And thus, the starting point for business model design are the answers we are able to synthesize from the insights gathered above, in order to answer the following question:

What is necessary in order to bridge the gap between the DFS and the intended target audience?

 

Our approach offers a pragmatic diagnosis of the situation, from the perspective of the informal economy and the poor, within the conditions and constraints of the current day regulatory and policy environment. It clearly identifies the gaps in the existing system and describes the opportunity space for new business models that would offer value and resonate with the target audience’s needs and context.

We recommend giving technology a backseat and approaching the solution development process from a more holistic perspective of people, their operating environment and their existing financial behaviour.

Read more on these interdisciplinary lenses for innovating for the informal economies of the developing world’s emerging consumer markets.

First world trends: Financial inclusion, the unbanked, and the prepaid business model

20150905_USC606

The Economist explains just how expensive banking can be for the lower income population, even in the United States. Financial inclusion for the unbanked and underbanked must include cost/benefit analysis based on the limitations of income streams of those whom they hope to serve. The cost of ownership is often overlooked in current day literature, which tends to focus on access to formal financial services, whether digital or otherwise. As the data clearly shows, value for money is a critical part of access, and a deciding factor in the choice to remain unbanked.

Life is expensive for America’s poor, with financial services the primary culprit, something that also afflicts migrants sending money home (see article). Mr Martin at least has a bank account. Some 8% of American households—and nearly one in three whose income is less than $15,000 a year—do not (see chart). More than half of this group say banking is too expensive for them. Many cannot maintain the minimum balance necessary to avoid monthly fees; for others, the risk of being walloped with unexpected fees looms too large.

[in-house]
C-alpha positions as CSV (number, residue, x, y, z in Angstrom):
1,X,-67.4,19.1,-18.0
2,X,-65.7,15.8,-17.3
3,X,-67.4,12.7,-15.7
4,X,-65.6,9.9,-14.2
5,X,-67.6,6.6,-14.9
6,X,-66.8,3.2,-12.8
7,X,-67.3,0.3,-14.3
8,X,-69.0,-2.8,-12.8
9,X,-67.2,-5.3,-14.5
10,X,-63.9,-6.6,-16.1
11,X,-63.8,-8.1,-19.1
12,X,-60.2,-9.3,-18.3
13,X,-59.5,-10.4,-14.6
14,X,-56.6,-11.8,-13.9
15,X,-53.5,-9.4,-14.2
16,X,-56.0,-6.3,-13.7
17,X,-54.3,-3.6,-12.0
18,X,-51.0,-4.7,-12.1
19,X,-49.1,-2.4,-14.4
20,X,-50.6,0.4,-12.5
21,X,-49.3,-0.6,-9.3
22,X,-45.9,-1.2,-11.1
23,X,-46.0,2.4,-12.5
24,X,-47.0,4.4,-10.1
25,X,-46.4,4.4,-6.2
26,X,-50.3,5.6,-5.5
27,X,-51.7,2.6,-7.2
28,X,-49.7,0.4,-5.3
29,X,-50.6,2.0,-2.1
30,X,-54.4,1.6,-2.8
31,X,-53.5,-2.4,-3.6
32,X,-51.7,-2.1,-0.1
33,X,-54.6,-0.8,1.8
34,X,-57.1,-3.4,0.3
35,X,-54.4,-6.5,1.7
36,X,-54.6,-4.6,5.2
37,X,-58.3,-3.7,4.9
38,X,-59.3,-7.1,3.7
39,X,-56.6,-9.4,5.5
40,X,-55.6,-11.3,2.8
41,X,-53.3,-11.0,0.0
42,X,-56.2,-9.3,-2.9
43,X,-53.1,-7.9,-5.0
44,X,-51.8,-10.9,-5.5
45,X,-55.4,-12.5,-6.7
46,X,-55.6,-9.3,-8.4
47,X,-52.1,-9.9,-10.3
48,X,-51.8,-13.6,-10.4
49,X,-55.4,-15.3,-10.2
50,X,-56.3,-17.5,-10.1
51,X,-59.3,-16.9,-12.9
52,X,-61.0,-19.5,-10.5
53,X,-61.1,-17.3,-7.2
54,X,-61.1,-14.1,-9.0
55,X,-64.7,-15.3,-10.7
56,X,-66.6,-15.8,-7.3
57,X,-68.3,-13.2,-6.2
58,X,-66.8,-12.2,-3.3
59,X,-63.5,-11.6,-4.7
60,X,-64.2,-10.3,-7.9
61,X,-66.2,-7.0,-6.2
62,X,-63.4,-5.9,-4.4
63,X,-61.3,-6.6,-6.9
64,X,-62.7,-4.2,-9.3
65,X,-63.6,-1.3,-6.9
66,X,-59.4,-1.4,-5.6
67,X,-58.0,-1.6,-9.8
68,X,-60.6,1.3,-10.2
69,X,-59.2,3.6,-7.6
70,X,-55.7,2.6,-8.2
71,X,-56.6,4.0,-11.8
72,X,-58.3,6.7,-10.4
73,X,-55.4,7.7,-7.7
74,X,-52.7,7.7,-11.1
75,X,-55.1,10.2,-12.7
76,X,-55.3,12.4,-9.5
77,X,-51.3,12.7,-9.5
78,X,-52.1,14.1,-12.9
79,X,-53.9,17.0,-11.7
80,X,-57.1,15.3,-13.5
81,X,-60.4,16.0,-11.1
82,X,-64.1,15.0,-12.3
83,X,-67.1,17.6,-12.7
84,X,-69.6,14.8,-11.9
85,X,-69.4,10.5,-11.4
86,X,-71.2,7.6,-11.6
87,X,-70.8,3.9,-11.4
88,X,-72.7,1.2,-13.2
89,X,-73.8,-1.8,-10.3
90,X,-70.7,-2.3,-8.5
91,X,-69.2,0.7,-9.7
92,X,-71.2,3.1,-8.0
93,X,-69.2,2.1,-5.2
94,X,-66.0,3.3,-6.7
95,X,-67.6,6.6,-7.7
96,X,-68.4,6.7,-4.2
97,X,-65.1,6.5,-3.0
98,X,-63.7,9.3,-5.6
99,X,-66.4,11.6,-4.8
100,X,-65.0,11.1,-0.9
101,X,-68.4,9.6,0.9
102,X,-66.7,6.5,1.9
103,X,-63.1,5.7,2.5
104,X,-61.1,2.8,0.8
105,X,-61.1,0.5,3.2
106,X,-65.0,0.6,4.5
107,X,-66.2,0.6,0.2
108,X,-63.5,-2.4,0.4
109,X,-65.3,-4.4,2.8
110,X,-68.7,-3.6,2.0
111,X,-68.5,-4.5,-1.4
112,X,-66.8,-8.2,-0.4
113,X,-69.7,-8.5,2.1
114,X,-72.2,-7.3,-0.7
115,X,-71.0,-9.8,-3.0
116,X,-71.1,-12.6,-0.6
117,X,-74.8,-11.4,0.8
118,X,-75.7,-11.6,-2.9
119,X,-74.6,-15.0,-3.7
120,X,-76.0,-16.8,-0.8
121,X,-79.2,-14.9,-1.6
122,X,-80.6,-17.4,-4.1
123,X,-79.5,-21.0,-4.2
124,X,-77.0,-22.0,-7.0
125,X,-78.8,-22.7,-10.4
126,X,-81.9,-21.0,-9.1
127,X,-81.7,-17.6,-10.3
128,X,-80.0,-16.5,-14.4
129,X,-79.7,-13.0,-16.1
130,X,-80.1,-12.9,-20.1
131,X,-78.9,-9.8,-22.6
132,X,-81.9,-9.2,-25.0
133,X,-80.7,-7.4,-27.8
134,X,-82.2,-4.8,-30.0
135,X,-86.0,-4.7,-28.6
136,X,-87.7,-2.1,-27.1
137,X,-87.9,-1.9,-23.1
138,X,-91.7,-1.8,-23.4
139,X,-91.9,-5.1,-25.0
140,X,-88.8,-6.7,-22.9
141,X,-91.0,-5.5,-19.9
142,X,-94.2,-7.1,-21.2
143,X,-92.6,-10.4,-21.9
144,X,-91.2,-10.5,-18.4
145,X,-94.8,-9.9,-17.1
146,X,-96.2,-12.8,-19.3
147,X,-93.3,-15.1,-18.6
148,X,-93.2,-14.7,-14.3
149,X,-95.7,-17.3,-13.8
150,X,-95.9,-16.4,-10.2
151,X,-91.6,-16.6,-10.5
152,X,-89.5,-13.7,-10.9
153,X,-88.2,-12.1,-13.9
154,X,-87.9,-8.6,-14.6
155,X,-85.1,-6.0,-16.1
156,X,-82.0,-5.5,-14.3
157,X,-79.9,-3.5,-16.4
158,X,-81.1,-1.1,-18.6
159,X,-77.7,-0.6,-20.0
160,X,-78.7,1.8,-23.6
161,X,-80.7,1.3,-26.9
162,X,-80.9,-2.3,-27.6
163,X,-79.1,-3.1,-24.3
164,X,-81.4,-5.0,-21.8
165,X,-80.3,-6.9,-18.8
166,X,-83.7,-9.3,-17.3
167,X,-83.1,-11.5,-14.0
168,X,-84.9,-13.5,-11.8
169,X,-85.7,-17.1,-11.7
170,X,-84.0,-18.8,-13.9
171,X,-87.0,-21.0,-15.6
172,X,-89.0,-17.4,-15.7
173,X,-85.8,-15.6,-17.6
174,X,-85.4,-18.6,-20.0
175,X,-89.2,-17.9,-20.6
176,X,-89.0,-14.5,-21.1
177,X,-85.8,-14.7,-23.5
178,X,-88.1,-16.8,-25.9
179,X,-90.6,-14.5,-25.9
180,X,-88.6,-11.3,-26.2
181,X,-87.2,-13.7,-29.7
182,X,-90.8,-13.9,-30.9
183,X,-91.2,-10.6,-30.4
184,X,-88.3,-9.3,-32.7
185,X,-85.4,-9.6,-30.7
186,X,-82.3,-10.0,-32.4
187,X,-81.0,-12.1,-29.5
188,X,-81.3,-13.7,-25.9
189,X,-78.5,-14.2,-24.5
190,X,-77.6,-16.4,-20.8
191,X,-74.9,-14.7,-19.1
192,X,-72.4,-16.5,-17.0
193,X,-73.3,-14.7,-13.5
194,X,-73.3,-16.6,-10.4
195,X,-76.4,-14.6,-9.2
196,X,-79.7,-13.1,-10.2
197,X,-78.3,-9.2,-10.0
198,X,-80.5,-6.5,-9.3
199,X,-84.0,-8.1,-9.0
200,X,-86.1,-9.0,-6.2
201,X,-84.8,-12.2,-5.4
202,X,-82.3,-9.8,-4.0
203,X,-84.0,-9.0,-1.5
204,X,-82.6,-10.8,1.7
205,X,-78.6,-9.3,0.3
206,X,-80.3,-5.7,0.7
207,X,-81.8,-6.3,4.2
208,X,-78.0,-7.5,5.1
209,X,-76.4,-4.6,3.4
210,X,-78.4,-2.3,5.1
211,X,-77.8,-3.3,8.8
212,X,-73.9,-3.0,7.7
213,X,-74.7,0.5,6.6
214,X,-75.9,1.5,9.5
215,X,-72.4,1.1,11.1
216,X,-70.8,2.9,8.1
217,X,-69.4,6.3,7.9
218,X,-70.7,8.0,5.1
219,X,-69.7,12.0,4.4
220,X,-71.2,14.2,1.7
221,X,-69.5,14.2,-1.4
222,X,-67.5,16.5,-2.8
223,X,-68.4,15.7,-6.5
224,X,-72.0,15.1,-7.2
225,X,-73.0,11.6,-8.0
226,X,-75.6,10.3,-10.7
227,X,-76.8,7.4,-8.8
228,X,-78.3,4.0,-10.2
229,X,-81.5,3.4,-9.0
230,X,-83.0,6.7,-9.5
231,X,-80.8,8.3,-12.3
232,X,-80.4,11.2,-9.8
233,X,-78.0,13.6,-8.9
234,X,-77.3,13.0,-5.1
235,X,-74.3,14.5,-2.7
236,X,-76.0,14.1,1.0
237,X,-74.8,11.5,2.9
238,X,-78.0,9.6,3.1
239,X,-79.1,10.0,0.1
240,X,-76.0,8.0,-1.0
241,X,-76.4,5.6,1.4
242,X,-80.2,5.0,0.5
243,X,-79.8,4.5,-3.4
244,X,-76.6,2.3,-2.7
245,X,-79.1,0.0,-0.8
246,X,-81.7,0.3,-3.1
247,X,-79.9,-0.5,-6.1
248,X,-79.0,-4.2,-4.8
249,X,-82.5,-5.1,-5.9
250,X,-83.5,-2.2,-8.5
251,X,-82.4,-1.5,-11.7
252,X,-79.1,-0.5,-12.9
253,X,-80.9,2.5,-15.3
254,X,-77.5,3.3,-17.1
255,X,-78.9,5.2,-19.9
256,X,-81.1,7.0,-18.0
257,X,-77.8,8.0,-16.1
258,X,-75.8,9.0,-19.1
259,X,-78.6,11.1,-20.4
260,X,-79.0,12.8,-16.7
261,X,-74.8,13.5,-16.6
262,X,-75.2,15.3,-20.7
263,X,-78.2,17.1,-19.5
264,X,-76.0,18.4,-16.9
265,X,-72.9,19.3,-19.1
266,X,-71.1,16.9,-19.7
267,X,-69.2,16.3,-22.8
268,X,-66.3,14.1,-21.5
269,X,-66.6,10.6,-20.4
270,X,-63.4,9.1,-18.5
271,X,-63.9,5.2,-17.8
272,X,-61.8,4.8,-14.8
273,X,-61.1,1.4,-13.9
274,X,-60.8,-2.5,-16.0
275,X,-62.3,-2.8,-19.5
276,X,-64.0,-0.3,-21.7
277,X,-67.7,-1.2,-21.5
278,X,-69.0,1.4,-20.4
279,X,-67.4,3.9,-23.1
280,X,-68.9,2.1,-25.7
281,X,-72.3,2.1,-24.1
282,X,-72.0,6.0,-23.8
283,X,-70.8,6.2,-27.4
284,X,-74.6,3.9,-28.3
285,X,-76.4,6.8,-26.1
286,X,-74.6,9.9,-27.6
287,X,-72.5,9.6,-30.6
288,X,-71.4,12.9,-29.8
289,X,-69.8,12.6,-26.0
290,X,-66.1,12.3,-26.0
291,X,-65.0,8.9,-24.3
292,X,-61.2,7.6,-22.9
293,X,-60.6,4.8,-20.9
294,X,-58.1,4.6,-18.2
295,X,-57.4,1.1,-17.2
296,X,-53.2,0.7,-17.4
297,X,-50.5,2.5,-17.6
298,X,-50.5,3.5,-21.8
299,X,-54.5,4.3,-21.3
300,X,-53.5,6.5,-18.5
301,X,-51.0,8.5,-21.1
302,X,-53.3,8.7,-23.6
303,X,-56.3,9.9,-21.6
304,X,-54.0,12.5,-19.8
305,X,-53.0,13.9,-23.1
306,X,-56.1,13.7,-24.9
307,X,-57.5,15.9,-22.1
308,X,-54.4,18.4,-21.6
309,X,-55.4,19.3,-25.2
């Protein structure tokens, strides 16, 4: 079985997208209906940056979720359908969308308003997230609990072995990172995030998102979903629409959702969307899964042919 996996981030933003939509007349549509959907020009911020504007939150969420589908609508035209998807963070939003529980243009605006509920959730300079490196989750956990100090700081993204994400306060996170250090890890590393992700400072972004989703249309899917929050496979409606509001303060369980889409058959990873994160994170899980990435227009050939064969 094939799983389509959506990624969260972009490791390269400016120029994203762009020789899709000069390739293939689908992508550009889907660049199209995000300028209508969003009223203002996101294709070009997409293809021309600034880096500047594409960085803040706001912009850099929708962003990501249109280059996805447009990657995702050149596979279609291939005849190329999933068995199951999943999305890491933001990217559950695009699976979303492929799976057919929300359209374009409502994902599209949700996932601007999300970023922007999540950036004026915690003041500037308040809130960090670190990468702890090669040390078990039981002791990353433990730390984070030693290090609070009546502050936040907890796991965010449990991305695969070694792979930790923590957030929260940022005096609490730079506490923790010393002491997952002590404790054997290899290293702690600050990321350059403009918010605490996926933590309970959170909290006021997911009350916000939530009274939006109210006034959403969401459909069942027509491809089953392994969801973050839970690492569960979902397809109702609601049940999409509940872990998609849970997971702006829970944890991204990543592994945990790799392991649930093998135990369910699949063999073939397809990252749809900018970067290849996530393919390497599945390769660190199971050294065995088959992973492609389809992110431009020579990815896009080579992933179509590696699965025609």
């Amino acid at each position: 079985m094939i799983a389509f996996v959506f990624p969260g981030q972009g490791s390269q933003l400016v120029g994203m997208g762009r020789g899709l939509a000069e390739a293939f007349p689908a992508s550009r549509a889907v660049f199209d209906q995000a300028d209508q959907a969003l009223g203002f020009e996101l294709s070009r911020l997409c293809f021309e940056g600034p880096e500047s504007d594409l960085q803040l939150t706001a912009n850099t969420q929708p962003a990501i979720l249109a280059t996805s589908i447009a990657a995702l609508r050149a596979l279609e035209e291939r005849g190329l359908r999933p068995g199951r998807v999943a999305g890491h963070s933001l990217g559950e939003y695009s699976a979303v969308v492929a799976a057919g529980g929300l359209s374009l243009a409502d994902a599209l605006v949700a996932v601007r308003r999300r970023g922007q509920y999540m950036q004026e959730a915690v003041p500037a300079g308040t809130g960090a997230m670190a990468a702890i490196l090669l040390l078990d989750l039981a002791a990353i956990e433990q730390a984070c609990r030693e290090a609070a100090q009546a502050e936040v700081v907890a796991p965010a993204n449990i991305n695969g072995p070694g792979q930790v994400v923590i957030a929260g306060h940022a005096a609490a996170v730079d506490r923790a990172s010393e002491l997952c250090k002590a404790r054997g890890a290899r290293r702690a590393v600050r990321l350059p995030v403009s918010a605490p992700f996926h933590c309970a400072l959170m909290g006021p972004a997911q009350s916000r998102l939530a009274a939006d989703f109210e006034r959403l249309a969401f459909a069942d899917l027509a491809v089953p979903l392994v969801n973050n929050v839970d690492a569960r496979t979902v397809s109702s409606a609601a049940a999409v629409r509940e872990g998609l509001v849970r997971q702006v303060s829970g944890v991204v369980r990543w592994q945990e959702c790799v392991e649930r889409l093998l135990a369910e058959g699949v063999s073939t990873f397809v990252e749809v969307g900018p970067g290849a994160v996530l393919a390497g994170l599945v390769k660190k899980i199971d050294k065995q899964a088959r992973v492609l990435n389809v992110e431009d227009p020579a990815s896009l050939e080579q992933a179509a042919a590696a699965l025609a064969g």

Increasing popularity of prepaid business models

The GSMA expects the North American prepaid market to grow to 31% by 2020 and its hovering around 29% at this time. This is just over double the proportion of prepaid vs postpaid subscribers in the past 5 years.

In fact, US telcos like Sprint have recently announced their intent to drop the 2 year contract business model, offering smartphones on lease just like competitors Verizon and T-Mobile. And phone maker Apple has gone as far as to offer their own rent to own program, one which resembles SUV leasing arrangments with a new model every year.

Screenshot-2015-09-10-10.02.44-600x283This is an interesting trend as it points to the reluctance of consumers to commit to 2 years of unexpected bills at the end of the month, preferring the certainty that prepaid offers over your spending. Concurrently, there’s been a noticeable rise in prepaid credit cards and other similar facilities.

As of 2012, roughly 12 million Americans used a prepaid card at least once a month and we collectively loaded $65 billion to them – double the amount loaded just three years prior. That figure is expected to rise to $337.8 billion by 2017, according to Mercator Advisory Group – an increase of 420%.

The prepaid business model empowers customers by putting control over timing – frequency & periodicity, as well as amounts spent, in their hands. Flexibility to manage one’s expenses, against incomes, is another aspect that’s attractive about this business model. Companies love it too as cash flows accrue in advance, minimizing the risks of defaults.

Consumer income streams are changing in America

Do these trends reflect the changing patterns of cash flow among consumers, as indicated by the rise of such revenue generators as Uber, AirBnB and others of their ilk?

Irregular and unpredictable income streams are part and parcel of the independent worker, regardless of label, as they are not guaranteed a known amount in the form of a salary arriving on a predictable calender schedule.

This app offering to help you manage uncertainty seems to imply so.

Lessons for Formal Finance from Informal financial services

 

On one of my many field explorations on rural financial services,  I found out, that for one mama biashara, as soon as payment checks in, she withdraws all her funds from her local coffee SACCO account, and spreads it out via micro-deposits across her more than 5 local informal savings groups (from right to left on diagram).

 

Choice of Informal Formal financial services – continuum

 

A report conducted across East Africa using data from [Finaccess, Fin survey – ’09,’12,’13] Kenya, Uganda, Tanzania, Burundi and Rwanda, found that on average, 60% of survey participants saved with informal groups and places – ASCAs, ROSCA, SECRET place